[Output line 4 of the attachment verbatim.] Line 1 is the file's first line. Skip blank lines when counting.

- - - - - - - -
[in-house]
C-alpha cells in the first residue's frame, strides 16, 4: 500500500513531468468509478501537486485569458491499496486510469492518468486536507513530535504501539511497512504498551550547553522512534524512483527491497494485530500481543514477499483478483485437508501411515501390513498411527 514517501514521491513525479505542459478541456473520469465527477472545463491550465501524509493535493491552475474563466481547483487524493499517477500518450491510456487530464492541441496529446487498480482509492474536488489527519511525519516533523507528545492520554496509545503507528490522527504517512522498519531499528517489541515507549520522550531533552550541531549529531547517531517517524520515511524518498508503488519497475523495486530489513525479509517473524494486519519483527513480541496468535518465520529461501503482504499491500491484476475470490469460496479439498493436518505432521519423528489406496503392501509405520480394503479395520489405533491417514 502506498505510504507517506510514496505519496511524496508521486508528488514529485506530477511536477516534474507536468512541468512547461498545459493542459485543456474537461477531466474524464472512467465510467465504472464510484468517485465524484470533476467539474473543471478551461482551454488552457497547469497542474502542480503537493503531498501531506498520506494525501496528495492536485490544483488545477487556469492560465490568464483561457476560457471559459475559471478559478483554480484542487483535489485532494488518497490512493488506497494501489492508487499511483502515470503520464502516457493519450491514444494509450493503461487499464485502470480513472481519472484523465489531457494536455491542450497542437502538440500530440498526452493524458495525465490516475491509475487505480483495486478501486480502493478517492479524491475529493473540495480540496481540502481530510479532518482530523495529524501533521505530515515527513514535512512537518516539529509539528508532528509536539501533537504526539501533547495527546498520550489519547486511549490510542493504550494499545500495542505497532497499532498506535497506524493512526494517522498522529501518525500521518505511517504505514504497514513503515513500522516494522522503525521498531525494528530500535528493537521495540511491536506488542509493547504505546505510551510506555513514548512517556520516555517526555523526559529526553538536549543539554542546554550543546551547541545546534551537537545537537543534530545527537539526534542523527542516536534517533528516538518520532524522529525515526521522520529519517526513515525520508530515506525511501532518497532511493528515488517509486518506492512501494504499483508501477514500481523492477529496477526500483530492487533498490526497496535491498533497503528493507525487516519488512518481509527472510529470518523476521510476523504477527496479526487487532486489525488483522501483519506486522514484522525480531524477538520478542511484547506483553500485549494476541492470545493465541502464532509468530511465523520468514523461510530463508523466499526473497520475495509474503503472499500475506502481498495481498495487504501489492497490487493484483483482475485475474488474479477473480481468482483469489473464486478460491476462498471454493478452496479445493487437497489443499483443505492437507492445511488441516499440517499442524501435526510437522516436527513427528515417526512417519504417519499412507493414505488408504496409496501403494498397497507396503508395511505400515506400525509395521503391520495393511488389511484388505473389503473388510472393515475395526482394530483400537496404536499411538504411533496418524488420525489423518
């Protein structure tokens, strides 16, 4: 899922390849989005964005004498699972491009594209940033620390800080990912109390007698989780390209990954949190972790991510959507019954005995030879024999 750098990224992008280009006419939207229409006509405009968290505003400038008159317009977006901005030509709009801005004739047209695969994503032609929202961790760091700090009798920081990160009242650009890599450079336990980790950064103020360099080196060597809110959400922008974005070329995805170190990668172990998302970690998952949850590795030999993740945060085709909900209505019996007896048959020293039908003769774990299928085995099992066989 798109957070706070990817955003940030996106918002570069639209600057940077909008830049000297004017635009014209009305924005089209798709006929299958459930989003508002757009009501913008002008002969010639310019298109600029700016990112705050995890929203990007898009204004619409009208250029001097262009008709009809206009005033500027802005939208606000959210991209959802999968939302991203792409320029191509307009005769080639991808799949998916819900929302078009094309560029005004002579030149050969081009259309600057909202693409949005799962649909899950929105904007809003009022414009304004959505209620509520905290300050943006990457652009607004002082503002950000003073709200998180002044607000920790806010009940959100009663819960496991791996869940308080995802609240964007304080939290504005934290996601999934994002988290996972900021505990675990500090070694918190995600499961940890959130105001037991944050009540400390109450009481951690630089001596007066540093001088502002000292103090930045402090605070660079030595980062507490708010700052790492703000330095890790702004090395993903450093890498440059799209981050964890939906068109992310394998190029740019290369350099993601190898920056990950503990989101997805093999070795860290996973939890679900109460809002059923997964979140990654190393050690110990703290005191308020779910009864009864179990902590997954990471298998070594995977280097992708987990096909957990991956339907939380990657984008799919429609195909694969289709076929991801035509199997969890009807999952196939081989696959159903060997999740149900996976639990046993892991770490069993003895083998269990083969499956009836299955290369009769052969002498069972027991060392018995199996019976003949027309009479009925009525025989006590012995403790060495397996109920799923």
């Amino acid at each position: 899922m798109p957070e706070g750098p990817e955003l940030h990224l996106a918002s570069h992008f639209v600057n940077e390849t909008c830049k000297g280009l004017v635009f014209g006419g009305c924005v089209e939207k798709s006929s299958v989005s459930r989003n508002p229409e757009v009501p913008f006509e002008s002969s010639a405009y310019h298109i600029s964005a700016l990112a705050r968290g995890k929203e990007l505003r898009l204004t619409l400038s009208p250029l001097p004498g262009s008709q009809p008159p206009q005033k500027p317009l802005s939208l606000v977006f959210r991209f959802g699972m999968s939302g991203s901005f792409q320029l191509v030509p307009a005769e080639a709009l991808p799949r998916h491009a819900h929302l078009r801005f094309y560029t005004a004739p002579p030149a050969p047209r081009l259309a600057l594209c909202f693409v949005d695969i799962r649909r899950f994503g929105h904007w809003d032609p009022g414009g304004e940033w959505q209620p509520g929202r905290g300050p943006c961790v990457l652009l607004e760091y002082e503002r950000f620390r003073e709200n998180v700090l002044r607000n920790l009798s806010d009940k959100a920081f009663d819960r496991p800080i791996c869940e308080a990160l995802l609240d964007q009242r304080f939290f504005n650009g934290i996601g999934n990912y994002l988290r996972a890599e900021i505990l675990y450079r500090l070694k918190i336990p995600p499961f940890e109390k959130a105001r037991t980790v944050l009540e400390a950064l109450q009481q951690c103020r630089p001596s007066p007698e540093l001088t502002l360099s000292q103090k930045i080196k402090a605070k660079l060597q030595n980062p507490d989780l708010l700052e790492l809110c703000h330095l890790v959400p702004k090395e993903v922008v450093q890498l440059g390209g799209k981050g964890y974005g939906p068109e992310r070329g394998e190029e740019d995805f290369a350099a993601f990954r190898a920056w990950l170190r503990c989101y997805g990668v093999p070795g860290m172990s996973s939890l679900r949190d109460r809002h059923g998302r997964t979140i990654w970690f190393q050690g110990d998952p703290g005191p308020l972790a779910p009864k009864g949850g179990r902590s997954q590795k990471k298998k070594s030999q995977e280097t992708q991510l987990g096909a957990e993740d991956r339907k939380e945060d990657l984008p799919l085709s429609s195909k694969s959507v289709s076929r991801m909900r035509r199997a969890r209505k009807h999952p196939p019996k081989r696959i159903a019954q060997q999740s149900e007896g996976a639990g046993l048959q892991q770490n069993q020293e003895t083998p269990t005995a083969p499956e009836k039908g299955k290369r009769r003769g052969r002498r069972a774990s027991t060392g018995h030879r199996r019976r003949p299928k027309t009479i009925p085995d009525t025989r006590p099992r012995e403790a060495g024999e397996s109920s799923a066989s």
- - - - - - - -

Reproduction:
């Amino acid at each position: 899922m798109p957070e706070g750098p990817e955003l940030h990224l996106a918002s570069h992008f639209v600057n940077e390849t909008c830049k000297g280009l004017v635009f014209g006419g009305c924005v089209e939207k798709s006929s299958v989005s459930r989003n508002p229409e757009v009501p913008f006509e002008s002969s010639a405009y310019h298109i600029s964005a700016l990112a705050r968290g995890k929203e990007l505003r898009l204004t619409l400038s009208p250029l001097p004498g262009s008709q009809p008159p206009q005033k500027p317009l802005s939208l606000v977006f959210r991209f959802g699972m999968s939302g991203s901005f792409q320029l191509v030509p307009a005769e080639a709009l991808p799949r998916h491009a819900h929302l078009r801005f094309y560029t005004a004739p002579p030149a050969p047209r081009l259309a600057l594209c909202f693409v949005d695969i799962r649909r899950f994503g929105h904007w809003d032609p009022g414009g304004e940033w959505q209620p509520g929202r905290g300050p943006c961790v990457l652009l607004e760091y002082e503002r950000f620390r003073e709200n998180v700090l002044r607000n920790l009798s806010d009940k959100a920081f009663d819960r496991p800080i791996c869940e308080a990160l995802l609240d964007q009242r304080f939290f504005n650009g934290i996601g999934n990912y994002l988290r996972a890599e900021i505990l675990y450079r500090l070694k918190i336990p995600p499961f940890e109390k959130a105001r037991t980790v944050l009540e400390a950064l109450q009481q951690c103020r630089p001596s007066p007698e540093l001088t502002l360099s000292q103090k930045i080196k402090a605070k660079l060597q030595n980062p507490d989780l708010l700052e790492l809110c703000h330095l890790v959400p702004k090395e993903v922008v450093q890498l440059g390209g799209k981050g964890y974005g939906p068109e992310r070329g394998e190029e740019d995805f290369a350099a993601f990954r190898a920056w990950l170190r503990c989101y997805g990668v093999p070795g860290m172990s996973s939890l679900r949190d109460r809002h059923g998302r997964t979140i990654w970690f190393q050690g110990d998952p703290g005191p308020l972790a779910p009864k009864g949850g179990r902590s997954q590795k990471k298998k070594s030999q995977e280097t992708q991510l987990g096909a957990e993740d991956r339907k939380e945060d990657l984008p799919l085709s429609s195909k694969s959507v289709s076929r991801m909900r035509r199997a969890r209505k009807h999952p196939p019996k081989r696959i159903a019954q060997q999740s149900e007896g996976a639990g046993l048959q892991q770490n069993q020293e003895t083998p269990t005995a083969p499956e009836k039908g299955k290369r009769r003769g052969r002498r069972a774990s027991t060392g018995h030879r199996r019976r003949p299928k027309t009479i009925p085995d009525t025989r006590p099992r012995e403790a060495g024999e397996s109920s799923a066989s």